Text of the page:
One wonders how an “independent” investigation could support a finding that Rutgers bullying basketball coach Mike Rice should remain on the university payroll?
Rice was forced to resign recently after a videotape was leaked to the public and showed him verbally and physically abusing players, while using homophobic slurs.
In his letter of resignation letter to Rutger’s President Robert L. Barchi, Athletic Director Tim Pernetti writes:
“As you know, my first instincts when I saw the videotape of Coach Rice’s behavior was to fire him immediately. However, Rutgers decided to follow a process involving university lawyers, human resources professionals and outside counsel. Following review of the independent investigative report, the consensus was that university policy would not justify dismissal.”
Corporate Counsel reports that the outside counsel, Attorney John Lacey, an attorney with Connell Foley of Roseland, NJ, issued a report in January stating that Rice could not be fired “for cause.” because there was no clear violation of his employment contract.
Lacey found that Rice was extremely demanding of his assistant coaches and players but that his behavior did not constitute “a ‘hostile work environment’ as that term is understood under Rutgers’ anti-discrimination policies.” Lacy said the “intensity” of Rice’s misconduct may have breached provisions in his contract against embarrassing the school but, as Rutgers officials conveniently point out, did not recommend termination.
The conclusion of the so-called independent investigation once again raises questions about these so-called independent investigations.
Increasingly, employers hire outside parties to “investigate” claims of workplace abuse. There often is an unstated expectation that the result of the investigation will affirm the employer’s goal of retaining the valued bully while insulating the employer from a potential lawsuit if the less valued target files a lawsuit. Too often the so-called independent investigators are attorneys who place themselves in the position of appearing to be for sale to the highest bidder.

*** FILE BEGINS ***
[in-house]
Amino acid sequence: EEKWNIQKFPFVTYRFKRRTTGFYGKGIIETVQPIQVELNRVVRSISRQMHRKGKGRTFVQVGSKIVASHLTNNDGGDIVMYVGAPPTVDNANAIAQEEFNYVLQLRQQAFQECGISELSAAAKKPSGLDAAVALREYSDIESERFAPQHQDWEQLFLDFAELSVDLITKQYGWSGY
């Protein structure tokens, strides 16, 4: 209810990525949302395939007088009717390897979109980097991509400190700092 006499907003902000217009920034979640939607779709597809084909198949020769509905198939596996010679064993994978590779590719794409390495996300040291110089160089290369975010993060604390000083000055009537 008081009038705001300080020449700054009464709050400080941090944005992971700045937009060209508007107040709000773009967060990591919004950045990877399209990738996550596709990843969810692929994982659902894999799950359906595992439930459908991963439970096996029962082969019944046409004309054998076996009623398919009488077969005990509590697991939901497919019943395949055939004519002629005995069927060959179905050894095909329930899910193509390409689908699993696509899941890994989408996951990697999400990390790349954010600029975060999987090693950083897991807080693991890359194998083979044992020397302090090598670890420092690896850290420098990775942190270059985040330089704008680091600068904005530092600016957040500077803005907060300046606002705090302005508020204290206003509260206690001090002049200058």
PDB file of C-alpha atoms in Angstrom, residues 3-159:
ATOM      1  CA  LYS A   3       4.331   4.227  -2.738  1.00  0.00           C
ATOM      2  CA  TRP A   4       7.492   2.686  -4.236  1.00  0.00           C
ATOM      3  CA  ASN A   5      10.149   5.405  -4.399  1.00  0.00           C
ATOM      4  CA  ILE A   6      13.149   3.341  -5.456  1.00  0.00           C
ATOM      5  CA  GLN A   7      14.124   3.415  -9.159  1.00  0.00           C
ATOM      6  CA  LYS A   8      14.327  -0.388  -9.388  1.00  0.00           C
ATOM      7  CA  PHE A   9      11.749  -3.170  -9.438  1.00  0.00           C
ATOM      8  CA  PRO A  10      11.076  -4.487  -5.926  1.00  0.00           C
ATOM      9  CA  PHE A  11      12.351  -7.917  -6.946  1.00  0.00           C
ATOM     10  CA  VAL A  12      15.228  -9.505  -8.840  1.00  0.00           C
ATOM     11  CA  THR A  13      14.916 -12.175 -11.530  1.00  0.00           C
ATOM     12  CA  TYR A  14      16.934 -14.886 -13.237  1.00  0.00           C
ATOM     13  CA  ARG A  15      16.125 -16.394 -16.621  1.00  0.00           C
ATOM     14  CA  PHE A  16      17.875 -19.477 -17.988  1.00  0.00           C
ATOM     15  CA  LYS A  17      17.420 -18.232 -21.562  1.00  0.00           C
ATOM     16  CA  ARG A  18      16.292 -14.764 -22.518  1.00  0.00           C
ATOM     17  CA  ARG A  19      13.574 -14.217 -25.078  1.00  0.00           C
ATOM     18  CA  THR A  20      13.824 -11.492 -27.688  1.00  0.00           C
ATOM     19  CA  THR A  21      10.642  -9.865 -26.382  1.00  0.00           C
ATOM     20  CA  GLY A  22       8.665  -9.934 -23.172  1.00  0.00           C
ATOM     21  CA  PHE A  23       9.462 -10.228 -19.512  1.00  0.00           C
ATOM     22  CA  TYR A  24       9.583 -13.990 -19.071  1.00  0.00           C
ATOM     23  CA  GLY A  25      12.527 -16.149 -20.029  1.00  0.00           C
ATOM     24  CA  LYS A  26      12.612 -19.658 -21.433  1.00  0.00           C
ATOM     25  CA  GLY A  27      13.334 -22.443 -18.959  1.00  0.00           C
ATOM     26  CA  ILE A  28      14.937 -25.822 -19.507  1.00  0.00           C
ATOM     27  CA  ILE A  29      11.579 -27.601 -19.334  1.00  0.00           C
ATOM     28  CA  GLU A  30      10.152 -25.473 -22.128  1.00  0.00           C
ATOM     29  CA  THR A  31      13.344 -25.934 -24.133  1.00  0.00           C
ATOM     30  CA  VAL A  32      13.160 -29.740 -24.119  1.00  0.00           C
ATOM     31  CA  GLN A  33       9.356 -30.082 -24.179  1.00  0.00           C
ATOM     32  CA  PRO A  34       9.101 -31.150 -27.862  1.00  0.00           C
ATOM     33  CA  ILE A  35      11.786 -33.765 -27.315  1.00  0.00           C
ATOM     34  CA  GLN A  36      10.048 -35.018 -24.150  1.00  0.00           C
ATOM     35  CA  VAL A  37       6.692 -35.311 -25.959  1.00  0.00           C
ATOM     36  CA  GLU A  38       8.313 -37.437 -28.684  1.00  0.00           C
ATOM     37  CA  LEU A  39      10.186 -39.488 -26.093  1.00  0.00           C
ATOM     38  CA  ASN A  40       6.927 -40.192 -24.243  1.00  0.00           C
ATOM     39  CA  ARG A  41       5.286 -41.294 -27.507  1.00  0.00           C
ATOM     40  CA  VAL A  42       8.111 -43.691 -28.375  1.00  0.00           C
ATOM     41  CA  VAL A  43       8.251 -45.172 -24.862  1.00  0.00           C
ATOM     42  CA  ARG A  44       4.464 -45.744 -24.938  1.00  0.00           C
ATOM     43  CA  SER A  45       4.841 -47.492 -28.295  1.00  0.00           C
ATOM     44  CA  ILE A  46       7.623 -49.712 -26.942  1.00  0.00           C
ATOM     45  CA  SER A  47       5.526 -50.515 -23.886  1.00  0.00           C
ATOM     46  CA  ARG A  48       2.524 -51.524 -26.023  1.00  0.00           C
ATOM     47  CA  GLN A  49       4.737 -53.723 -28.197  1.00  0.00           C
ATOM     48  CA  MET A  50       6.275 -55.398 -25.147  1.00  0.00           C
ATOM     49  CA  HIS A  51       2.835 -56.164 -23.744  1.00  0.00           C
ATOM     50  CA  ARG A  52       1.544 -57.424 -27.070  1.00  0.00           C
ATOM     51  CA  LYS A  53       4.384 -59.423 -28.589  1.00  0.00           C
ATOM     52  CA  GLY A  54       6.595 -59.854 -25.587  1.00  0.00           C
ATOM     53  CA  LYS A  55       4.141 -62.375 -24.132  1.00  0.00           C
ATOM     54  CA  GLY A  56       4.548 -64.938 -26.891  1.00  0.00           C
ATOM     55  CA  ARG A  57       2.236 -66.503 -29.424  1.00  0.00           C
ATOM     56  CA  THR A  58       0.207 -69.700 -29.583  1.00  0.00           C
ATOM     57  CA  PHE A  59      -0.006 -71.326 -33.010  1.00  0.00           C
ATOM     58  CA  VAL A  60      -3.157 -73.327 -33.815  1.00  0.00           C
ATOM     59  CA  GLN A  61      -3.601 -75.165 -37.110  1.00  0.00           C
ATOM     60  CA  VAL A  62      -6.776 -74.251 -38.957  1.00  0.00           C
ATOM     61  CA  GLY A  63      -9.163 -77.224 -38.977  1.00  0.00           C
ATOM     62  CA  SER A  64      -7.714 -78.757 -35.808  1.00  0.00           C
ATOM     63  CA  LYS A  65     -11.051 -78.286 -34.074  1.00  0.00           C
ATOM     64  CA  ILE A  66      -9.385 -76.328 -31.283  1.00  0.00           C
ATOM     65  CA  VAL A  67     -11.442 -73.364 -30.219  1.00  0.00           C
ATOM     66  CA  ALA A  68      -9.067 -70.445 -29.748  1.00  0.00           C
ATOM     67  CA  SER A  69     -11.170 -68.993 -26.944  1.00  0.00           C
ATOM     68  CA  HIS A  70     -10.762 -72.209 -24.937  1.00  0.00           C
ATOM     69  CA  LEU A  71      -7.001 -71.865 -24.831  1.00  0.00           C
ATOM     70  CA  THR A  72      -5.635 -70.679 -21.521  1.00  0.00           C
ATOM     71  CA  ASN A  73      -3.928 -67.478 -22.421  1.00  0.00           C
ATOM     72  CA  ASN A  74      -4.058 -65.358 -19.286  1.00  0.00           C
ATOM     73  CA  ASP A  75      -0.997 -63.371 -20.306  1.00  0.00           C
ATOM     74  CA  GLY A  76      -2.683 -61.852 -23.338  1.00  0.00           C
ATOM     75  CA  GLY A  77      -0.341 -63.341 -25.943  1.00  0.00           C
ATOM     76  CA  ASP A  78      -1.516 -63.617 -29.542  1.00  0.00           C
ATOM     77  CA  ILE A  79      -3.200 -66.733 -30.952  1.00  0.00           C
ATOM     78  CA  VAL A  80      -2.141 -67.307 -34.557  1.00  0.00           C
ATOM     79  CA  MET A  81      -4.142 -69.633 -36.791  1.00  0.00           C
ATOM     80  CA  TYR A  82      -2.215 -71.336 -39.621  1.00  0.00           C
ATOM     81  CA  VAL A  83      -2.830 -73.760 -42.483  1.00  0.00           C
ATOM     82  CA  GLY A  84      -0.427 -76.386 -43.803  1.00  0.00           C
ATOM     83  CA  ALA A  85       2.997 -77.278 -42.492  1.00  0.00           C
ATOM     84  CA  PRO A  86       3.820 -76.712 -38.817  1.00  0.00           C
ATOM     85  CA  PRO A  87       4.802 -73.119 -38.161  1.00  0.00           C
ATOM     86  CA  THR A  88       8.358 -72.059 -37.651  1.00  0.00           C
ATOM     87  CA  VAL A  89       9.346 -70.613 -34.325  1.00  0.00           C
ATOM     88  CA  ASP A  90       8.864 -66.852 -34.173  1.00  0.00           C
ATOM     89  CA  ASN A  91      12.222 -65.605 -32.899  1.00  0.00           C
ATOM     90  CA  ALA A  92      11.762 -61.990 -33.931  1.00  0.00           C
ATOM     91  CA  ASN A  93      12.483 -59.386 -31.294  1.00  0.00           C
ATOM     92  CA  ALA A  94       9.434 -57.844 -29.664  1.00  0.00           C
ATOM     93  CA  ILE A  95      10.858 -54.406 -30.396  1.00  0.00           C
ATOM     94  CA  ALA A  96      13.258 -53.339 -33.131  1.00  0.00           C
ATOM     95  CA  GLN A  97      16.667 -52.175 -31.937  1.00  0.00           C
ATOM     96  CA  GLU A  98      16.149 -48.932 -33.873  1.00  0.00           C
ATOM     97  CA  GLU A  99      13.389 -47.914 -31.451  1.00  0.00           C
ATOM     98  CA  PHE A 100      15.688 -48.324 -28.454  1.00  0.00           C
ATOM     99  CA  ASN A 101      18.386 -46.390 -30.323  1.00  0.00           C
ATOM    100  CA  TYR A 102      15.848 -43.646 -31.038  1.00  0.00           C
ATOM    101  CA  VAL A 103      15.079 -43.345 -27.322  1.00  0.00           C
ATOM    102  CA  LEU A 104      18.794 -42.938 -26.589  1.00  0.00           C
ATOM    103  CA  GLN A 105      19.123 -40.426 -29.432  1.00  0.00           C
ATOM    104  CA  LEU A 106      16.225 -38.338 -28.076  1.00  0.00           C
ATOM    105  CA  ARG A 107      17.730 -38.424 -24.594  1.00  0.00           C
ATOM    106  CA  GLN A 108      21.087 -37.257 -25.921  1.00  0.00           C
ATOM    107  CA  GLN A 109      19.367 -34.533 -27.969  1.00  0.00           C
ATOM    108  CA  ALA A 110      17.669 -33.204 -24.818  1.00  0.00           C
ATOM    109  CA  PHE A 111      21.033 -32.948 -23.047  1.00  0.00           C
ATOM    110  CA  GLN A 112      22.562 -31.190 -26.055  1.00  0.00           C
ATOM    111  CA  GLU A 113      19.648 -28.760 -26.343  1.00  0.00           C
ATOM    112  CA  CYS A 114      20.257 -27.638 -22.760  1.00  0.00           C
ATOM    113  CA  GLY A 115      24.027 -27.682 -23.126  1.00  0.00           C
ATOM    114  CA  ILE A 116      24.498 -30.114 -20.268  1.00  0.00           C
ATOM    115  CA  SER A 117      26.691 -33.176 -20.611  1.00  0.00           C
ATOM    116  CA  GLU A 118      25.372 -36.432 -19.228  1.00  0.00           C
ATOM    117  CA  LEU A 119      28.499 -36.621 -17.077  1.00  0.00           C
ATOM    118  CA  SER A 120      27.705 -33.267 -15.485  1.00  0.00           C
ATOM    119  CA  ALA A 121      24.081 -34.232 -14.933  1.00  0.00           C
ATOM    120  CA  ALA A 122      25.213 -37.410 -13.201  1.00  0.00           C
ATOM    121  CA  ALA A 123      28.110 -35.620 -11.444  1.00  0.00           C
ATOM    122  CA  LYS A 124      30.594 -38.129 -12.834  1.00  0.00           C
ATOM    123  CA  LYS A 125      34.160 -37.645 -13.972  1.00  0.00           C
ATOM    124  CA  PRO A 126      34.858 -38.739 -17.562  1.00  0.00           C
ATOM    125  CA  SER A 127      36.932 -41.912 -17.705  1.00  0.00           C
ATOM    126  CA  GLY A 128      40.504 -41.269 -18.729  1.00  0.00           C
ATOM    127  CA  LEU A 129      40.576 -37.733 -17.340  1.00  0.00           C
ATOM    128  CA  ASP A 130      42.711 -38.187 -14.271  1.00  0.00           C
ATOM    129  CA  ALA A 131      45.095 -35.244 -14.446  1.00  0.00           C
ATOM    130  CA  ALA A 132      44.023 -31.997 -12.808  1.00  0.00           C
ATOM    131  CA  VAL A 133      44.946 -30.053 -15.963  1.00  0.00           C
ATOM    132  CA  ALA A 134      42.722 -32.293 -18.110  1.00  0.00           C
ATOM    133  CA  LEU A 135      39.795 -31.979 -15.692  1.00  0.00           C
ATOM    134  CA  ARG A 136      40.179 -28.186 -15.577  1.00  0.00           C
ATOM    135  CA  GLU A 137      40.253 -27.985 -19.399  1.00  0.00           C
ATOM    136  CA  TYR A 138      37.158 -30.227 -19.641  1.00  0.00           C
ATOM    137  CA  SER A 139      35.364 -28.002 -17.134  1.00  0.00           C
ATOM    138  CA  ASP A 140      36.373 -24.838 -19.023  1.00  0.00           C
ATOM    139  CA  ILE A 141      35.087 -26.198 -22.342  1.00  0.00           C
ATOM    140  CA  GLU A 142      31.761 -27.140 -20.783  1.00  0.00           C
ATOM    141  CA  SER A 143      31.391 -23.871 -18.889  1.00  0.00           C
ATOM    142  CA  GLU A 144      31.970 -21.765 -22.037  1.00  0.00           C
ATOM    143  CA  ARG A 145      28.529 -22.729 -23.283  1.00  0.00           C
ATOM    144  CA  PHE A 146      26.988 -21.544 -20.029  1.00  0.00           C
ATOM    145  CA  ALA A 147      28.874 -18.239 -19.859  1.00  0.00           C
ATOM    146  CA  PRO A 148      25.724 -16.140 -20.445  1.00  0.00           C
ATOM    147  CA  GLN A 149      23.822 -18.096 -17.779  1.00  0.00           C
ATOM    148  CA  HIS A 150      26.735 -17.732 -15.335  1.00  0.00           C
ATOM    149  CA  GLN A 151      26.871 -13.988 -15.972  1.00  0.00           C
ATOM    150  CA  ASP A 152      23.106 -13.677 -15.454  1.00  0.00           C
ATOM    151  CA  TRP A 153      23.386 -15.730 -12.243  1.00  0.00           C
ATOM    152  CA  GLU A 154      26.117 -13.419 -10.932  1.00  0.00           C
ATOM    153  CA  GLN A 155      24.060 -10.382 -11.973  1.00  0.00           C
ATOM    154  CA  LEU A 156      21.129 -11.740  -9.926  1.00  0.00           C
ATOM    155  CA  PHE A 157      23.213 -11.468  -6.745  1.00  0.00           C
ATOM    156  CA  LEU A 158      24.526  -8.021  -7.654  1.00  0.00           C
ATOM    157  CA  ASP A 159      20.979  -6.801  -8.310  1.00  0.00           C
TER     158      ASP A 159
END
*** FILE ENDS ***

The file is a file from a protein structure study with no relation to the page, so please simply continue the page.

The videotape is so shocking that it defies reason that any “independent” investigator could reasonably conclude that Rice’s behavior did not justify dismissal. In fact, some of the basketball players could have filed criminal assault complaints against Rice for physically manhandling them. Instead of dismissing Rice, Rutgers fined him $50,000 and suspended him for three games in December.
Just as in the Penn State scandal involving pedophile football assistant coach Jerry Sandusky, Rutgers appears to have tolerated Rice’s bad behavior.
After the videotape was leaked, the dominos began to fall. Rice was fired. Assistant Coach Jeremy Martelli, Rutger’s General Counsel John Wolf, and Pernetti resigned. If I were Barchi, I wouldn’t make plans to redecorate the Presidential suite. Barchi’s claim that he never took the time to watch the videotape.until it was made public was met with obvious disdain at a press conference. Barchi blamed his bad decision on a “failure of process.”
Here is what needs to happen so that employers will take workplace bullying seriously – managers need to be held accountable.
These student athletes are essentially workers who are paid in the form of scholarship assistance by the university. Like any other worker, they know that a complaint can result in retaliation and their termination. These players relied upon their unofficial employer, Rutgers, to insure they were treated with dignity and respect and certainly not subjected to emotional and p physical abuse.
Most of the players just put up with Rice’s abuse. However, according to news reports, at least three players transferred from the program as a result of Rice’s abuse.